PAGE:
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Protecting Northern Michigan's ​Water Resources

Rapid River

The Rapid River is a tributary to the Torch River. The Rapid is 18 miles long and originates about six miles northeast of Kalkaska in a forested area of the Mancelona Plain. For most of its length, it flows through a deep, picturesque valley which was probably carved by a larger glacial meltwater stream. The stream corridor is mostly forested, undeveloped cedar swamp.

Overview of Rapid River

Primary Inflows

Headwaters

Primary Outflows

Mouth

Torch River

Surface Area

0 acres

Shoreline

Maximum Depth

Length

18 miles

Known Aquatic Invasive Species

Description:

The Rapid River is a tributary to the Torch River. The Rapid is 18 miles long and originates about six miles northeast of Kalkaska in a forested area of the Mancelona Plain.  For most of its length, it flows through a deep, picturesque valley which was probably carved by a larger glacial meltwater stream. The stream corridor is mostly forested, undeveloped cedar swamp.

 

The stream system has only five tributaries, which is a low number for a stream of its length. This indicates that tremendous quantities of cold, high-quality ground water discharge directly into the main stream channel. The total length of the five tributaries is about 12 miles, bringing the total channel length for the system to about 30 miles. Only one tributary, the Little Rapid River, is named. The Rapid is a second-order stream.

 

The stream system is crossed by roads nine times: Priest Rd.(nearest its headwaters), followed by Leetsville Rd., U.S. 131, Wood Rd. (twice), Underhill Rd., Kellogg Rd., Rapid City Rd. (C-597) and Aarwood Rd. (nearest its mouth).

 

The greatest elevation of the river’s headwaters is 1,083 feet. The river drops almost 500 feet in elevation, for an average stream gradient of about 27 feet per mile. In a nine mile stretch between U.S. 131 and Kellogg Road, the river’s gradient averages 36 feet per mile. As a result of the steep gradient, most parts of the stream have a gravel or rocky bottom. The last three miles have a low gradient with sand and organic sediments on the bottom. The lower 1.25 miles of the Rapid River is slightly impounded by the Elk Rapids Dam.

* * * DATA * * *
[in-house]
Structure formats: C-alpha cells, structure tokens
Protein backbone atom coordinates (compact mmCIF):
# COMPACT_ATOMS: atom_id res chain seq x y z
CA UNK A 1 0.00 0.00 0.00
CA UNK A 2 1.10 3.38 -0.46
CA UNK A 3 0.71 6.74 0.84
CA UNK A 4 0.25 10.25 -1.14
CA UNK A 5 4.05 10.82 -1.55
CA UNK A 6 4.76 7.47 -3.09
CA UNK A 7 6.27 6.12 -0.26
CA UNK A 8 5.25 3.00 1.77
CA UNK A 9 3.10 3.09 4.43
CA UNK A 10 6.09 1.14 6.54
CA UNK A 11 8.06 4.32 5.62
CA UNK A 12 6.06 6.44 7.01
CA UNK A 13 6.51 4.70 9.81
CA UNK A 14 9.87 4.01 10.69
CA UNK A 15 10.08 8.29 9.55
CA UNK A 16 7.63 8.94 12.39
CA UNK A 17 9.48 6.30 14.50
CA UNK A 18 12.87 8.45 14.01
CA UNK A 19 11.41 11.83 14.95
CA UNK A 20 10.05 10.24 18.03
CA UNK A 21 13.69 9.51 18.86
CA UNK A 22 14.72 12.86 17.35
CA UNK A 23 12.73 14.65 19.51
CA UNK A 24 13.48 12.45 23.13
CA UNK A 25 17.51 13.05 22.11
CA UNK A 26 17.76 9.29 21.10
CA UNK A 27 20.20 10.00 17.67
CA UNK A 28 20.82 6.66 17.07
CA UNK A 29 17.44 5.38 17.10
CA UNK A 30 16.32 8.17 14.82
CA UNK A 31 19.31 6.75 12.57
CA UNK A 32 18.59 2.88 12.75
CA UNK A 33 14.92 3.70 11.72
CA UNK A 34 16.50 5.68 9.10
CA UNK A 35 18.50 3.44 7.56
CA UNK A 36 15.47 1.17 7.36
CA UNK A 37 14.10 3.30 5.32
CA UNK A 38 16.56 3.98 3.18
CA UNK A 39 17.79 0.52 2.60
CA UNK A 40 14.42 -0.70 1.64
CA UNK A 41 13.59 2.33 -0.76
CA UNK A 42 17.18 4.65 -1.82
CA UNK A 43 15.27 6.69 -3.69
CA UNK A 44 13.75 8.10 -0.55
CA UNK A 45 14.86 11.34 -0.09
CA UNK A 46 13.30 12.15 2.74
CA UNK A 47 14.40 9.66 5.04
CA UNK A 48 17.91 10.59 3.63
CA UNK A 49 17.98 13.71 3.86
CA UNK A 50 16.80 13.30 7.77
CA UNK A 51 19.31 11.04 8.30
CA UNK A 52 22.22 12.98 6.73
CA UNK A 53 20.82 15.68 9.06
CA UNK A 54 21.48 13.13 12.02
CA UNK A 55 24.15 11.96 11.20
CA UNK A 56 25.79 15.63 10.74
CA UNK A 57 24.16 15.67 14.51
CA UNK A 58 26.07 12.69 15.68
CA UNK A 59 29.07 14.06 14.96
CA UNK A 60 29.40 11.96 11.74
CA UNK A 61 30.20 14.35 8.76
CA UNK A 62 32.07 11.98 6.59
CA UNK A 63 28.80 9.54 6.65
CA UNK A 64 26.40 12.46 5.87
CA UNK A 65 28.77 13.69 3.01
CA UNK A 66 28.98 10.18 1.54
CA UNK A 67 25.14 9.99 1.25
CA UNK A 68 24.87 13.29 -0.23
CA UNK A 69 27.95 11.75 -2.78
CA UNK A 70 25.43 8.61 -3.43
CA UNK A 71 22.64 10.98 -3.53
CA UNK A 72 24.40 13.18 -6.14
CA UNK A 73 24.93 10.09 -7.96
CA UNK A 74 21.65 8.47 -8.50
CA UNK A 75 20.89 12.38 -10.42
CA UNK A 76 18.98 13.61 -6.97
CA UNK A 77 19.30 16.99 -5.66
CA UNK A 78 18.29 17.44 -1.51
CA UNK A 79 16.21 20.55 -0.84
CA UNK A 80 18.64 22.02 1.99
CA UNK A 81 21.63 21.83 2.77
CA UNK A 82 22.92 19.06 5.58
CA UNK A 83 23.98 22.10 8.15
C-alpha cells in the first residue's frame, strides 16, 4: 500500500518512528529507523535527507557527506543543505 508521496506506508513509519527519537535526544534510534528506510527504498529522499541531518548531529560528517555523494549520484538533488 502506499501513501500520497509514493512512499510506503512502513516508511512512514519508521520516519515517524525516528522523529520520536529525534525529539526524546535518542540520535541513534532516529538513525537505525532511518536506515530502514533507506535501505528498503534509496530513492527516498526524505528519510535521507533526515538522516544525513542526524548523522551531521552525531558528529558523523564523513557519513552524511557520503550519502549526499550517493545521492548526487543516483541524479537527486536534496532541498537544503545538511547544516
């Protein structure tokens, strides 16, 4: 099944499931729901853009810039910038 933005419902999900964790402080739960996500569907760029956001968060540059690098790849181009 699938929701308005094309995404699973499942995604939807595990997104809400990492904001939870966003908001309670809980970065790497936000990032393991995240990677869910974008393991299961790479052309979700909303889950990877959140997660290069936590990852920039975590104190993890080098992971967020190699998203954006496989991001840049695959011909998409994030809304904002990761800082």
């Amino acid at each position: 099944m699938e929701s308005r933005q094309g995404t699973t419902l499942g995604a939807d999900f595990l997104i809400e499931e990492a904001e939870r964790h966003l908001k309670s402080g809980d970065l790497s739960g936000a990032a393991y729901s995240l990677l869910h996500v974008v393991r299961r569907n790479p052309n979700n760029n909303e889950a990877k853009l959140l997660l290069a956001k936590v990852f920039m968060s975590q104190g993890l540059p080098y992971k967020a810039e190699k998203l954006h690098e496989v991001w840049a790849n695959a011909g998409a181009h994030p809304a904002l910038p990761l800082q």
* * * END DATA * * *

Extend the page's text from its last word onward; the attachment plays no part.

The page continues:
The Rapid River is located in Clearwater, Rapid River, and Cold Springs Townships in Kalkaska County. There is one dam on the river, creating a 30 acre impoundment called Rugg Pond. In the past this pond has been stocked with brook trout.

 

There is quite a bit of State land along the upper third of the river (upstream from Woods Road). In 1998, The State acquired a one mile stretch of stream (known as the Seven Bridges Property) with the assistance of the Grand Traverse Regional Land Conservancy. Clearwater Township’s Freedom Park is located on the river just north of Rapid City.

 

Studies have shown that the Rapid River has high dissolved oxygen levels, due to the low temperature, turbulent flow, and low numbers of aquatic plants (which can reduce oxygen at night through respiration). Phosphorus levels are low, probably because of the forested condition of the watershed, coupled with the fact that ground water recharge rather than surface runoff supplies most of the river’s water. The channel above Rapid City was never cleared for log drives and therefore contains an abundant supply of cover compared to most streams.

 

Electroshocking surveys by the MDNR have revealed a high population of wild brook trout in the upper reaches, with brook, brown and rainbow trout all being found in the middle and lower reaches. The lower reach also contains white sucker and cheek chub. Anadromous rainbow trout (a.k.a. steelhead) ascend the Rapid from Torch and Elk Lakes in spring to spawn. The Rapid River is designated as a trout stream by the MDNR. It is considered a premier trout stream, although it is not listed as a blue ribbon stream.